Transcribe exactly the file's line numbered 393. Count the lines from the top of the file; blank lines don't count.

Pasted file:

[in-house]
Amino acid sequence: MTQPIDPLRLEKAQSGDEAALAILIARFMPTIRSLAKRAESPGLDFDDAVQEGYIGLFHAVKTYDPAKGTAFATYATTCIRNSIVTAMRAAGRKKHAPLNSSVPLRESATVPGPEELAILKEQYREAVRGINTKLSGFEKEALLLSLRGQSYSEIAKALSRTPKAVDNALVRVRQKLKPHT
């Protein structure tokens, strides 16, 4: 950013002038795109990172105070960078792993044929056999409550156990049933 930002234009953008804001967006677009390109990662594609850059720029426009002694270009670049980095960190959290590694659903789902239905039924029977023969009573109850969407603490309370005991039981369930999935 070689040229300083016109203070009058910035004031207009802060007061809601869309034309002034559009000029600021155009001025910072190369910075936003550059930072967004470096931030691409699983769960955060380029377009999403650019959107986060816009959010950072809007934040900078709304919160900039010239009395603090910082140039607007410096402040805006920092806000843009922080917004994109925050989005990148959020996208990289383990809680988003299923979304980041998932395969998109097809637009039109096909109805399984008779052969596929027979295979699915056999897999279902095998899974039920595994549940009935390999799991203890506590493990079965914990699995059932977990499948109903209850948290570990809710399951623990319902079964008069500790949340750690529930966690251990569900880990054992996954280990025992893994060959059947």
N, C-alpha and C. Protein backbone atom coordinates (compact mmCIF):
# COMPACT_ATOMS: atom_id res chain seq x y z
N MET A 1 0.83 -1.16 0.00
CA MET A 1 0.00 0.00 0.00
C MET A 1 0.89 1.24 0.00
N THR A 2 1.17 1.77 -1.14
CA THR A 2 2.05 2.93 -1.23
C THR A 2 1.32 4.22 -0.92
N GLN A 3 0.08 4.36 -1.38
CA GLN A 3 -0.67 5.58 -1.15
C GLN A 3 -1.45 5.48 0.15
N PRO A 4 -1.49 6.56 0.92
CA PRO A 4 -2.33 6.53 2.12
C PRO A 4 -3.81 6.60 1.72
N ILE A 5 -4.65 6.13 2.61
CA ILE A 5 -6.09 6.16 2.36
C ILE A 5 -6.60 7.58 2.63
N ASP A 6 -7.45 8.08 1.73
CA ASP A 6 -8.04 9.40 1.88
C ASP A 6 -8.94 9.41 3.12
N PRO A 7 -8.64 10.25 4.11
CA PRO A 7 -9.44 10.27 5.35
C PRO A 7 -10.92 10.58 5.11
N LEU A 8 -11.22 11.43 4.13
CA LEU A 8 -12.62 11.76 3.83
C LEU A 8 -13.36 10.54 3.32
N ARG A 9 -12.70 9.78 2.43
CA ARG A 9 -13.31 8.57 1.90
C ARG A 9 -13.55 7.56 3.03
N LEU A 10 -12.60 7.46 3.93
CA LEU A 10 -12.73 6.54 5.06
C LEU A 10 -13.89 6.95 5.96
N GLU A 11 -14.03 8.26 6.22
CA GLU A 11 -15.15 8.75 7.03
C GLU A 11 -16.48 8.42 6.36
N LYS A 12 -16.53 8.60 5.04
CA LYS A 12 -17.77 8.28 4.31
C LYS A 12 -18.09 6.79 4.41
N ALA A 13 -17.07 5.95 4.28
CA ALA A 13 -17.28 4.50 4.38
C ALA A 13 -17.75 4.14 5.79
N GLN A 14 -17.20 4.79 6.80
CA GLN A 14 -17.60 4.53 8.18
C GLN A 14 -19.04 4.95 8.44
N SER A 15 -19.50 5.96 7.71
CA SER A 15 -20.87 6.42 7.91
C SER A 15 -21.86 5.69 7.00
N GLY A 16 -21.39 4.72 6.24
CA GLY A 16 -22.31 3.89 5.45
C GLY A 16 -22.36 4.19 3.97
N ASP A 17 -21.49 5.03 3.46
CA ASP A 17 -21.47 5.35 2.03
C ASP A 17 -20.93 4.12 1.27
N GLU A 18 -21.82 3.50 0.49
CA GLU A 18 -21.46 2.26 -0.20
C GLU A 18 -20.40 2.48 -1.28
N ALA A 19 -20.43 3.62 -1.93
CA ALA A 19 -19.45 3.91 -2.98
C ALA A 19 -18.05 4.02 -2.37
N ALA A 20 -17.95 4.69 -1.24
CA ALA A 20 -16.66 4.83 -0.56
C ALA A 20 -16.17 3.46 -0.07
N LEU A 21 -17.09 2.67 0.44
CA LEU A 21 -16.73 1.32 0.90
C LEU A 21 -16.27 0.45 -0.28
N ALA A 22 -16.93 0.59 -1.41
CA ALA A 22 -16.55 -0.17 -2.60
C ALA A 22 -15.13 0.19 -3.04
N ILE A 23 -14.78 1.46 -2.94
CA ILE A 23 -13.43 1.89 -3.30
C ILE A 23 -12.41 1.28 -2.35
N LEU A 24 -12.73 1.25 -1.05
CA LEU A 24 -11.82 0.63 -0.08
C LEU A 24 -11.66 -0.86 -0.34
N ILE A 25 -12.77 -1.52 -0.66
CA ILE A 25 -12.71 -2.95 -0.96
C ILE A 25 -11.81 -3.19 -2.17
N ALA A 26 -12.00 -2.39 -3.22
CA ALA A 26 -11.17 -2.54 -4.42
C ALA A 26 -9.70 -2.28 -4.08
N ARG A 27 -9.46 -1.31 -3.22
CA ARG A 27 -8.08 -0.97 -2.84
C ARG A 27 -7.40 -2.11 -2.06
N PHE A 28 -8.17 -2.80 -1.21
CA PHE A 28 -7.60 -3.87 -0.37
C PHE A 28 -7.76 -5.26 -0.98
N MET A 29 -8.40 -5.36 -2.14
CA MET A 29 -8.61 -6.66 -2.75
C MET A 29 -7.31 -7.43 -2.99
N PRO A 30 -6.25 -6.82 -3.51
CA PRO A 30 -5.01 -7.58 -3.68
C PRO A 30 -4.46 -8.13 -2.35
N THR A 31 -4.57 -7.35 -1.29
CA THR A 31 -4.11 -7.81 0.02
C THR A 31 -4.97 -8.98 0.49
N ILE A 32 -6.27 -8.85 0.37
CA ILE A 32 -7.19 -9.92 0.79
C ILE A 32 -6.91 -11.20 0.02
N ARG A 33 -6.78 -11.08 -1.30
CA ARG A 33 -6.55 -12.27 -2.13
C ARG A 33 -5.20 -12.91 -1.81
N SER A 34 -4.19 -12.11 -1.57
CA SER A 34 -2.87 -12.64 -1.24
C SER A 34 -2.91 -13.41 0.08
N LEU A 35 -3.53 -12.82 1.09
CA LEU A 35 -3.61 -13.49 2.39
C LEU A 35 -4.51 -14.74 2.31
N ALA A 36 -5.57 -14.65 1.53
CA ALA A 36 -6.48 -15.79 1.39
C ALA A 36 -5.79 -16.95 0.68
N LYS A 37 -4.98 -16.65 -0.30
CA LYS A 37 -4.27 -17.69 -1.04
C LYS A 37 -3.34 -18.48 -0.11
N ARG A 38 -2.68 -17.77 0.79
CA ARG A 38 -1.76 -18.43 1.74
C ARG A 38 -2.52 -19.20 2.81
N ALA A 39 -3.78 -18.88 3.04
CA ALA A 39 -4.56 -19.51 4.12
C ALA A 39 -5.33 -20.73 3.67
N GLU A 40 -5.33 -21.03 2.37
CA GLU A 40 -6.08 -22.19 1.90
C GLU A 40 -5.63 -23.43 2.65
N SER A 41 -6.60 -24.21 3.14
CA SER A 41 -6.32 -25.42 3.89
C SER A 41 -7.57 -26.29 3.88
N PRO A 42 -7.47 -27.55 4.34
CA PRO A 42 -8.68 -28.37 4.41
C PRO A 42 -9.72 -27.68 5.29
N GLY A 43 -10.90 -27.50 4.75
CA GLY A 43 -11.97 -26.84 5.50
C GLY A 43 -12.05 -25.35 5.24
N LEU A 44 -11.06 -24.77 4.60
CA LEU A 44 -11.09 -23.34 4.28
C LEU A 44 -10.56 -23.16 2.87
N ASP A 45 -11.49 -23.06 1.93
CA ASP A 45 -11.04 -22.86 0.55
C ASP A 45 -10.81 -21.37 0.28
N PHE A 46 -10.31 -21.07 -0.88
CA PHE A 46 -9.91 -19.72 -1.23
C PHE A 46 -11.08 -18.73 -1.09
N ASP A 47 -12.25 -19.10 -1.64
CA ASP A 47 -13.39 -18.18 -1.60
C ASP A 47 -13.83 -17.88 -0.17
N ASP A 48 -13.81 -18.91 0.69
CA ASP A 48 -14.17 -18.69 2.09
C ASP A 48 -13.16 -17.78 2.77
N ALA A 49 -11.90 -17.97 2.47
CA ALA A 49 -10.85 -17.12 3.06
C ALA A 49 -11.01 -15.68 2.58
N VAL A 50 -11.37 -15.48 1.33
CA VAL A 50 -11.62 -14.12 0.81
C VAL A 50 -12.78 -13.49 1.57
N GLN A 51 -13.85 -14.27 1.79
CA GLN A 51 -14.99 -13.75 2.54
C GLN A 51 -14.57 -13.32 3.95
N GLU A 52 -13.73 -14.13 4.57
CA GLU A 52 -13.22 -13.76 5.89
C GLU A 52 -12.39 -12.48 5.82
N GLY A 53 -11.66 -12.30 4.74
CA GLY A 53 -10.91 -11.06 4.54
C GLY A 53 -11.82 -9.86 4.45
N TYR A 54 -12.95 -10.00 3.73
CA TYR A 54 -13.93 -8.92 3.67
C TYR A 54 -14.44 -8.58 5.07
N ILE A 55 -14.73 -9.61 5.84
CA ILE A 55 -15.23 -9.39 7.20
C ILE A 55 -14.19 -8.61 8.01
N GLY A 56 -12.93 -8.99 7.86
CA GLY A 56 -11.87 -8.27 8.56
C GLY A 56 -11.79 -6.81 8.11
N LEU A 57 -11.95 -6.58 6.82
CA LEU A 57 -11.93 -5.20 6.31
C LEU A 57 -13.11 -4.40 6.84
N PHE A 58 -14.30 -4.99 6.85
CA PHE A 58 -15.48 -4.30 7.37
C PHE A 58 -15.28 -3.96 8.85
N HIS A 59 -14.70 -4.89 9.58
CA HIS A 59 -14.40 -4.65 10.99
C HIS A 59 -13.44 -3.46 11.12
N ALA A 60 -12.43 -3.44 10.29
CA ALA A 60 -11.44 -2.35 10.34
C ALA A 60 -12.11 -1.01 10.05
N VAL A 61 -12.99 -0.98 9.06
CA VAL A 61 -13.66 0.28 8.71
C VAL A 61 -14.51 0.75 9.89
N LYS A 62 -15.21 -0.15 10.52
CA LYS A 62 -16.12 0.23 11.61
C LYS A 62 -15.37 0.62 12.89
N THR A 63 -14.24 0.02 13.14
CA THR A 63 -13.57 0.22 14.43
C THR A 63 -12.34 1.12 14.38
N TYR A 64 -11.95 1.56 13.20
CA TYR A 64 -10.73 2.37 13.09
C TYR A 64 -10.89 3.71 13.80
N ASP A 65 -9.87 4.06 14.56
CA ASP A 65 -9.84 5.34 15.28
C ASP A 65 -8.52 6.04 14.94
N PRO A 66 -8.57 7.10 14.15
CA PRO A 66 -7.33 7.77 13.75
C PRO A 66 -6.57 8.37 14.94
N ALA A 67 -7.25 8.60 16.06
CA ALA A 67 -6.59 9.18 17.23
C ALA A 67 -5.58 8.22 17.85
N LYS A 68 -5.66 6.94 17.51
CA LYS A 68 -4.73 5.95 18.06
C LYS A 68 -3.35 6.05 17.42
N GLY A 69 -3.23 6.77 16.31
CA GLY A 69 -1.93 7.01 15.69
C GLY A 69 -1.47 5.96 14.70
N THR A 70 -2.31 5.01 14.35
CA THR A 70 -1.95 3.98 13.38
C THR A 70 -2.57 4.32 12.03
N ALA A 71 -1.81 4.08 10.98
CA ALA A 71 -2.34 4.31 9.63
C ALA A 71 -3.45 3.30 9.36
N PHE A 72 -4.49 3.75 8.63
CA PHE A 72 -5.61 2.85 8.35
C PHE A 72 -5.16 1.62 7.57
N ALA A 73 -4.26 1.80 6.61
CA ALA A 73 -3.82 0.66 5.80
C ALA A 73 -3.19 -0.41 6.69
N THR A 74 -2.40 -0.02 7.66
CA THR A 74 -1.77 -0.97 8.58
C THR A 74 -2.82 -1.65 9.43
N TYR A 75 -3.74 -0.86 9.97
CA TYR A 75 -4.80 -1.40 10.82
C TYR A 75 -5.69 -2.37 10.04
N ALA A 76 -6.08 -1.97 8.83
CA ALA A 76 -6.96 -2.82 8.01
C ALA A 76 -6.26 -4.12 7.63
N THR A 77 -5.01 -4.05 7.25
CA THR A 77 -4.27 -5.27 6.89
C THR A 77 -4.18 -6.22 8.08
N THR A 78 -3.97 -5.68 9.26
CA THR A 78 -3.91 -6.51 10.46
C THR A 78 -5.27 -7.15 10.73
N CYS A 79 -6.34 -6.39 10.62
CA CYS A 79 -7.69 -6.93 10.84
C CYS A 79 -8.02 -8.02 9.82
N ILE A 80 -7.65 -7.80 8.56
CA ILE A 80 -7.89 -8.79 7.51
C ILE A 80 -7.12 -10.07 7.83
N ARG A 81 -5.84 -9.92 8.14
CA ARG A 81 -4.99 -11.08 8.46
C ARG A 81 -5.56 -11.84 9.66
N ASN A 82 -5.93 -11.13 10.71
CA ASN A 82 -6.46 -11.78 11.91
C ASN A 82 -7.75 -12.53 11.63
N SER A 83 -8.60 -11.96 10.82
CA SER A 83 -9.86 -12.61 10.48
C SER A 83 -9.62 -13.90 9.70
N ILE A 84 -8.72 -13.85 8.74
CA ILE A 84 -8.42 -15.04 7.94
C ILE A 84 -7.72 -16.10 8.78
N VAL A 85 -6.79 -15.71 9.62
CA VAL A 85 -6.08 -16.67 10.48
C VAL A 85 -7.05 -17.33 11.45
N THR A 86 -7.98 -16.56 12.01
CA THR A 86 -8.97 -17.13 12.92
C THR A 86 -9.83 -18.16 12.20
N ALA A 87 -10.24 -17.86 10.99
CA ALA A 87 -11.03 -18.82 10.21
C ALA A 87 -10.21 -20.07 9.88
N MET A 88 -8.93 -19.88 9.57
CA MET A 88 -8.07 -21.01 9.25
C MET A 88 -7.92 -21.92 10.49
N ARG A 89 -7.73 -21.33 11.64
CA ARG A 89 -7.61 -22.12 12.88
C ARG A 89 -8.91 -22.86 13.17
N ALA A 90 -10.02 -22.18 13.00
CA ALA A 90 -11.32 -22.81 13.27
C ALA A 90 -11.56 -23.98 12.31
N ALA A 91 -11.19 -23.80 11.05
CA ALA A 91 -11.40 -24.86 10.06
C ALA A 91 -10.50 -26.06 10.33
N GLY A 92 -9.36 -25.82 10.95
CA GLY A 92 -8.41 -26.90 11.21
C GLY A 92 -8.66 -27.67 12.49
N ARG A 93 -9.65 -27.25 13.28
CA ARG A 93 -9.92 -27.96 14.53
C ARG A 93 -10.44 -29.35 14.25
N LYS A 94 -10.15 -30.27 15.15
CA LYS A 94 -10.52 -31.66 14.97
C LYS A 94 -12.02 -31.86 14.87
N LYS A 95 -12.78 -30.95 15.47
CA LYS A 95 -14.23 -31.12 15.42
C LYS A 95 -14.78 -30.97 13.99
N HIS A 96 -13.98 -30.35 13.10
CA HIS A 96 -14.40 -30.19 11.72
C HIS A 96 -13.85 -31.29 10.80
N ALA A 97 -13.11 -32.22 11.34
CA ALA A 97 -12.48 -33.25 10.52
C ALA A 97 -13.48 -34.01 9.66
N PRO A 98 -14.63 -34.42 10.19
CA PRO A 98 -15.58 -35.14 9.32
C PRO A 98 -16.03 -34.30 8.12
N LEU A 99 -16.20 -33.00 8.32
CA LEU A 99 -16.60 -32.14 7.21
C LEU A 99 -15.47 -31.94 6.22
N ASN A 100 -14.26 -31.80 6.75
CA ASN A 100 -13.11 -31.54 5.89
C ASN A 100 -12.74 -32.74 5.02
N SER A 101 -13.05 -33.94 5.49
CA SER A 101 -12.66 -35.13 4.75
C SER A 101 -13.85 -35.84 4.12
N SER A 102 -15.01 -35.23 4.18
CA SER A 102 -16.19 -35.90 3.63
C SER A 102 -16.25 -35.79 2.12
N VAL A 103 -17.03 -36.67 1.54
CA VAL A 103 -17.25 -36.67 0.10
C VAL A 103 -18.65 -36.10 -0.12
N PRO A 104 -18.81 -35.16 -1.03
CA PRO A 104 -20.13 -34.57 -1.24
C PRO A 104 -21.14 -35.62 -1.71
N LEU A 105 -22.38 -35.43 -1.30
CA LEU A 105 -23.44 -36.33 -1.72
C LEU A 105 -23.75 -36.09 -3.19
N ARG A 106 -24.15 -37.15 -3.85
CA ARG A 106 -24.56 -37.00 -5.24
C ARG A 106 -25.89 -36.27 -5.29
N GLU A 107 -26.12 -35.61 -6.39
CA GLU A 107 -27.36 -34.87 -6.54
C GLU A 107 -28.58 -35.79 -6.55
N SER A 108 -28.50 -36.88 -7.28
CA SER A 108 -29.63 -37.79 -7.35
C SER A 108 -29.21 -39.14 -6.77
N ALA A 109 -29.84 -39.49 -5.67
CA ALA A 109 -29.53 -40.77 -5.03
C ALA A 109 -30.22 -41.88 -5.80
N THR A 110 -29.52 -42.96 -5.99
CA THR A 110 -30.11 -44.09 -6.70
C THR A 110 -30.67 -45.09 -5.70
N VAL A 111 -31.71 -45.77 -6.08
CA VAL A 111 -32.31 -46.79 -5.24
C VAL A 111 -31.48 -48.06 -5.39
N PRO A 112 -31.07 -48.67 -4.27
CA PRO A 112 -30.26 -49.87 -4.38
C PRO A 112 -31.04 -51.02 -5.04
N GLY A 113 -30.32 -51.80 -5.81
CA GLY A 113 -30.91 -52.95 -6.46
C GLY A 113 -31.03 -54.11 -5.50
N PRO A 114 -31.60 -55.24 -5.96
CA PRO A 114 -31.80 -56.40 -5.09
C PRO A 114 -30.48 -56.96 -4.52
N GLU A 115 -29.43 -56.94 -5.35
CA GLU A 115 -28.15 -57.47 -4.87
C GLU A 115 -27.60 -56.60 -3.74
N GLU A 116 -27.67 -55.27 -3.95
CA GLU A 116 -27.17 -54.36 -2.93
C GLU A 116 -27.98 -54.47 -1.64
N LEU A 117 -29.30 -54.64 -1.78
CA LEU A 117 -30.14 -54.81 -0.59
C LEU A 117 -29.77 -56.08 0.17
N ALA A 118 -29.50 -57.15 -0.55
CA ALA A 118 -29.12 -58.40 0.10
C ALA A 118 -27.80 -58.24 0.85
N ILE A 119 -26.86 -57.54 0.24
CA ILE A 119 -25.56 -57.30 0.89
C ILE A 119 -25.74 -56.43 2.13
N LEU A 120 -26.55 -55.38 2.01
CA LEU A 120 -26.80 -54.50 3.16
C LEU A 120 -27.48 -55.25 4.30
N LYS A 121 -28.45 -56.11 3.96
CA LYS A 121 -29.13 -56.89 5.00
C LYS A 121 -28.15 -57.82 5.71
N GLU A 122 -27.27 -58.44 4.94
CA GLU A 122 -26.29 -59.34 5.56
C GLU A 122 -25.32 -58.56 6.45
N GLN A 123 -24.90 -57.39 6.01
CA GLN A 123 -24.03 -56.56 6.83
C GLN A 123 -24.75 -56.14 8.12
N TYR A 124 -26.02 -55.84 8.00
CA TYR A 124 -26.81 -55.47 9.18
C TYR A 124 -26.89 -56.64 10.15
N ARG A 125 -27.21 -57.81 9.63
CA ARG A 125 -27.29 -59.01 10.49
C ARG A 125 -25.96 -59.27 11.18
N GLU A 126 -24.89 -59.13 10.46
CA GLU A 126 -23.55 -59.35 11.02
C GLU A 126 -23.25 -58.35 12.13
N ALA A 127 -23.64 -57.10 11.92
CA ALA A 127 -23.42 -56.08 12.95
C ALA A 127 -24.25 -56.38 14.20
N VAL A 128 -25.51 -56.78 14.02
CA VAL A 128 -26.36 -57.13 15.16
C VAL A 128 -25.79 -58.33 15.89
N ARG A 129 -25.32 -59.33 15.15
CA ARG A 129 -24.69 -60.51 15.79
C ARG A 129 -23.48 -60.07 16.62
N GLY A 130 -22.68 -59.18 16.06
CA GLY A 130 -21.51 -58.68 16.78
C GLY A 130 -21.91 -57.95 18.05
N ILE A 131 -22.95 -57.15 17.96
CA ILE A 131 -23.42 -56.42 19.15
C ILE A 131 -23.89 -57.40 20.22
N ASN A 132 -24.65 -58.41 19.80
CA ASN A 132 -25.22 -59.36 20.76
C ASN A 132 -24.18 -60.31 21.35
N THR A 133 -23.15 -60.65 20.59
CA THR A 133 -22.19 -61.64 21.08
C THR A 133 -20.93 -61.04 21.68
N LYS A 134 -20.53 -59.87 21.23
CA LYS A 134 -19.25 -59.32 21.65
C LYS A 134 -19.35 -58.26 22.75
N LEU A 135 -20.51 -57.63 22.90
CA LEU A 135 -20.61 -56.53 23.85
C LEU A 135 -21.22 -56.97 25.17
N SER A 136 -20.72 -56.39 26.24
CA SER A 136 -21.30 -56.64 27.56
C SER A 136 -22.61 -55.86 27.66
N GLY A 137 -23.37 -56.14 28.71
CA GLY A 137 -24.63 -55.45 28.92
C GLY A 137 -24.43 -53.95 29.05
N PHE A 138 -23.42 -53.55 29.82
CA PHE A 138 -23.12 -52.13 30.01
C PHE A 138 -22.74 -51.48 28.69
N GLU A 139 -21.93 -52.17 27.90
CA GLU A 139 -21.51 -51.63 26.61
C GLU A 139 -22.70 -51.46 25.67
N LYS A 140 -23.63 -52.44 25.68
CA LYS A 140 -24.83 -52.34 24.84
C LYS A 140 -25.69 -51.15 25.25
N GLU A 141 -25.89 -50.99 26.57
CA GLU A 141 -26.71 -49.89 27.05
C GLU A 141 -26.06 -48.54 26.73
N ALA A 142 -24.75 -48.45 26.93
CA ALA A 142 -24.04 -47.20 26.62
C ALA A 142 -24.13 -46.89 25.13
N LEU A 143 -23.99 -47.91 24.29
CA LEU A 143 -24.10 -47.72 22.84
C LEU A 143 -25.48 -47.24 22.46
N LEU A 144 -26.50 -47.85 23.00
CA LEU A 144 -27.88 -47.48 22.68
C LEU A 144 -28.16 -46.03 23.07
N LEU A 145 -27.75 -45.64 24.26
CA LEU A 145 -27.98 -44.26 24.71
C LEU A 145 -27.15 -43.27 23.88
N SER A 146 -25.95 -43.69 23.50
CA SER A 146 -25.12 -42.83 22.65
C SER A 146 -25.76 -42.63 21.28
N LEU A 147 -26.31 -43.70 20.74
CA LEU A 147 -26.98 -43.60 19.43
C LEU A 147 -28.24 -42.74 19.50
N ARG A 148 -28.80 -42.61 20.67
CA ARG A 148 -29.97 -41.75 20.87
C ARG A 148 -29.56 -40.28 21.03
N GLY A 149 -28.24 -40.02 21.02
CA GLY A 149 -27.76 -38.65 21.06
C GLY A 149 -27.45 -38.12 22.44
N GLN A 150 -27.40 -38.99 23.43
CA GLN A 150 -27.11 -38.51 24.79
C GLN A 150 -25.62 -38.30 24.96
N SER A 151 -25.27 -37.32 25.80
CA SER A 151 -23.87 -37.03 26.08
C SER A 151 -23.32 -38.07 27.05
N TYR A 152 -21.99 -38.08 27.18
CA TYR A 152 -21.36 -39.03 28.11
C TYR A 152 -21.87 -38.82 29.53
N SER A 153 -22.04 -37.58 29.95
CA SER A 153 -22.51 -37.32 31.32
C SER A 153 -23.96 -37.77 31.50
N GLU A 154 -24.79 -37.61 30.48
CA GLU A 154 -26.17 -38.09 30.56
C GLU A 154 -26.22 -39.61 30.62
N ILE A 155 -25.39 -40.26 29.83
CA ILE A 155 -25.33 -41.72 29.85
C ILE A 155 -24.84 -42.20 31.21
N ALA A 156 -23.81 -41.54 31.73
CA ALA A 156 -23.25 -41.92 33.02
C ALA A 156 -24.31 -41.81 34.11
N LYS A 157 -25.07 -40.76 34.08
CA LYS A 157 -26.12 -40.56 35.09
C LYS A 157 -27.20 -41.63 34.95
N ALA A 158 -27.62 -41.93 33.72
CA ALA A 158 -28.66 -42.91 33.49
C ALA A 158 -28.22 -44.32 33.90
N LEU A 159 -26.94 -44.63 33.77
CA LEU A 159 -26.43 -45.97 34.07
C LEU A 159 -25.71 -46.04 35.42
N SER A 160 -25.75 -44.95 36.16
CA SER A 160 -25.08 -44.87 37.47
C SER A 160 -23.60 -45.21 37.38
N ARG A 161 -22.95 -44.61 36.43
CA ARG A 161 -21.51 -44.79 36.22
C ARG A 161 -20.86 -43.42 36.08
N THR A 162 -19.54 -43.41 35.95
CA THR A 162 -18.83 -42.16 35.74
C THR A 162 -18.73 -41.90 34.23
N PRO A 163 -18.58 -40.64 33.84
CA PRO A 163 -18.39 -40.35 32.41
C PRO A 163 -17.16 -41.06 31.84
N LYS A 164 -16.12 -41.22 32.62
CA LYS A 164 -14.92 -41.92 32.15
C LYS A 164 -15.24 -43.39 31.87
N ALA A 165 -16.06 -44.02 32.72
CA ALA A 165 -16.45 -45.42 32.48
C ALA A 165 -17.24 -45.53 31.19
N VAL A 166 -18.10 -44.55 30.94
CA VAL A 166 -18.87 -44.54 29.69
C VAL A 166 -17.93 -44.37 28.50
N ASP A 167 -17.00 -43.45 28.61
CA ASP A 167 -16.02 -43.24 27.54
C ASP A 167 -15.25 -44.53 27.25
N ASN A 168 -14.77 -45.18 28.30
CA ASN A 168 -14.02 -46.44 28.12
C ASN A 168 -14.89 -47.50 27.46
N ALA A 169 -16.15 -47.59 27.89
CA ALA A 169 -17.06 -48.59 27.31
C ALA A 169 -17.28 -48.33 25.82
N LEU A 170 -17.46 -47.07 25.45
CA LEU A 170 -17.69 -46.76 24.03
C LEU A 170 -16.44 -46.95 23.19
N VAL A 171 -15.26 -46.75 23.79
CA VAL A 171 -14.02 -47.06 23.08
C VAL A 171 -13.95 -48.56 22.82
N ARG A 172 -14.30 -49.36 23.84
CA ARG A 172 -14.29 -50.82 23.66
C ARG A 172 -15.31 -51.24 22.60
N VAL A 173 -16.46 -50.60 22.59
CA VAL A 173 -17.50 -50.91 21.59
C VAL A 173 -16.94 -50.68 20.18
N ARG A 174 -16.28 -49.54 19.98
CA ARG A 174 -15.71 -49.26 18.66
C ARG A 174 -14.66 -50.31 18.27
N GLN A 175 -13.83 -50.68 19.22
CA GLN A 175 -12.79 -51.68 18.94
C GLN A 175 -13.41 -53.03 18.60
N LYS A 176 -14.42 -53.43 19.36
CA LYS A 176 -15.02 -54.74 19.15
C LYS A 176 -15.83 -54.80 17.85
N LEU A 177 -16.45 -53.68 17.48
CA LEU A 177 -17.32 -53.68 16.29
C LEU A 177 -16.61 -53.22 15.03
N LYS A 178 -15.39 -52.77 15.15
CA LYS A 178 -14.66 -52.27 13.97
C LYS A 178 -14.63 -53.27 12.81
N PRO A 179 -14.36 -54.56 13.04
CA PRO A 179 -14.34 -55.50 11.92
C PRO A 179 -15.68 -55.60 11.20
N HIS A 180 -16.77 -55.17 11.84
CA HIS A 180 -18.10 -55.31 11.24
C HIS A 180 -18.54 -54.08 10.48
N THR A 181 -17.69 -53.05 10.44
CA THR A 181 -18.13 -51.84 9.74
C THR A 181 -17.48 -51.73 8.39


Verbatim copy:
N GLY A 130 -22.68 -59.18 16.06